Now, Asymptote Book Club subscribers will have a chance to discover this “contemporary classic” in full. You can join our discussion on the Asymptote Book Club Facebook group, or sign up to receive next month’s title via our website.
“Muslim”: A Novel by Zahia Rahmani, translated from the French by Matt Reeck, Deep Vellum, 2019
Reviewed by Erik Noonan, Assistant Editor
The protagonist of Zahia Rahmani’s “Muslim”: A Novel has lived a life contained within the constraints of a pair of quotation marks. The exercise of her voice in the printed word—French in the original, English in a new translation by Matt Reeck—represents an effort to outtalk the multitude that would mischaracterize her and confine her to a type. She speaks out even though her efforts to liberate herself have only shrunk the bounds of her freedom.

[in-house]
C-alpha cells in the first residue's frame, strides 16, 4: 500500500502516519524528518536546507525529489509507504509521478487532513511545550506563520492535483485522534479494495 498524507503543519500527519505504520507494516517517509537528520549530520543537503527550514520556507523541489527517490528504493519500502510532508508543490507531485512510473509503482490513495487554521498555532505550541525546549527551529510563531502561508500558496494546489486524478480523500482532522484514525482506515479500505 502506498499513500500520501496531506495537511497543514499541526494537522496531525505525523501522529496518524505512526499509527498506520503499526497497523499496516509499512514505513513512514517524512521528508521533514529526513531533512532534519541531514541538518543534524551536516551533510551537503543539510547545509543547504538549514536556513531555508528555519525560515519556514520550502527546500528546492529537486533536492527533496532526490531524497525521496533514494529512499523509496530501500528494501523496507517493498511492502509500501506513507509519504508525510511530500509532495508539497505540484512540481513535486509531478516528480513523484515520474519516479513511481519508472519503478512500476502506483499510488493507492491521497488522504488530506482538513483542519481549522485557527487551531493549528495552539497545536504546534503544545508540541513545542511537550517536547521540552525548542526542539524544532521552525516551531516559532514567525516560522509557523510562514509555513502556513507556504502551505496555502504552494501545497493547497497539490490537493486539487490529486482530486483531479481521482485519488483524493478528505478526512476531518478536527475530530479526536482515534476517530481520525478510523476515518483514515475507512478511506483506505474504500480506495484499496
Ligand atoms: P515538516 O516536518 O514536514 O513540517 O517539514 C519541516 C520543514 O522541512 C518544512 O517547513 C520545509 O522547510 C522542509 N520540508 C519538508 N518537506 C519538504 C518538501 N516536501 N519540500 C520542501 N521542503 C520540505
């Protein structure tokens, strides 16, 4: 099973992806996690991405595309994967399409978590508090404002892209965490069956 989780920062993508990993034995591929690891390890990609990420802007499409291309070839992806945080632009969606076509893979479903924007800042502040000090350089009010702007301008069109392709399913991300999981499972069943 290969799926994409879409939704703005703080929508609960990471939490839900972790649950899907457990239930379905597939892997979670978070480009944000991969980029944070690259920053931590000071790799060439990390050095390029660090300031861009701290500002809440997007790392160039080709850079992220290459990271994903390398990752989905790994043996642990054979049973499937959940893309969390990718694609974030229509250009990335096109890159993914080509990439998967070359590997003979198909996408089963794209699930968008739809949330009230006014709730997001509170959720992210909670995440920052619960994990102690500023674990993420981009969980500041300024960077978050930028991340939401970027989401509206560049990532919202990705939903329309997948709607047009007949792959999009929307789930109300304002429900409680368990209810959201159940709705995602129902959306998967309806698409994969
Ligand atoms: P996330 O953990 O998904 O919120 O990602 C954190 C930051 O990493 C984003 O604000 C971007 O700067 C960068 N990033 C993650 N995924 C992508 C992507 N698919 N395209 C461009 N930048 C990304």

One morning (it doesn’t really matter which, but it’s March, it’s Saturday, it’s the year 2010, it’s the twenty-seventh) a young man is jogging with his dog down a quiet street in a residential neighborhood south of the German city of Hanau when something happens—the dog runs ahead or lags behind or darts off in search of something that caught its eye and is hit by a car. When the car’s bumper strikes the dog’s ribs, the bottom of the bumper, which is particularly sharp, slits the animal’s stomach open and turns red; immediately afterward, the rest of the dog’s body is swallowed by the car, which stops after a few meters, when it’s already too late. When the dog’s owner rushes to the car and sees that the animal has been run over, he quickly calculates that the chances of saving the dog are zero; nevertheless, the animal is still panting softly and tries to stand, all the while looking up at him, its eyes nearly popping out of its head. The dog, of course, is unable to stand since its body has been sliced in half, and the dog’s owner kneels next to it and begins to pet it and whisper soothing words as tears stream down his face. The animal stops breathing seconds later, and, when the young man goes to pick up the dead body, he notices its intestines are full of Argiope spider larvae; since the young man is studying to be a veterinarian, he is able to identify the larvae on the spot, and then remembers two things he recently learned in one of his classes: first, that the females of the species simulate coitus with each other to entice the males to mate; and second, that after consummation the males release their sperm-filled sex organs inside the females and try to flee, but are typically caught and devoured by them. READ MORE…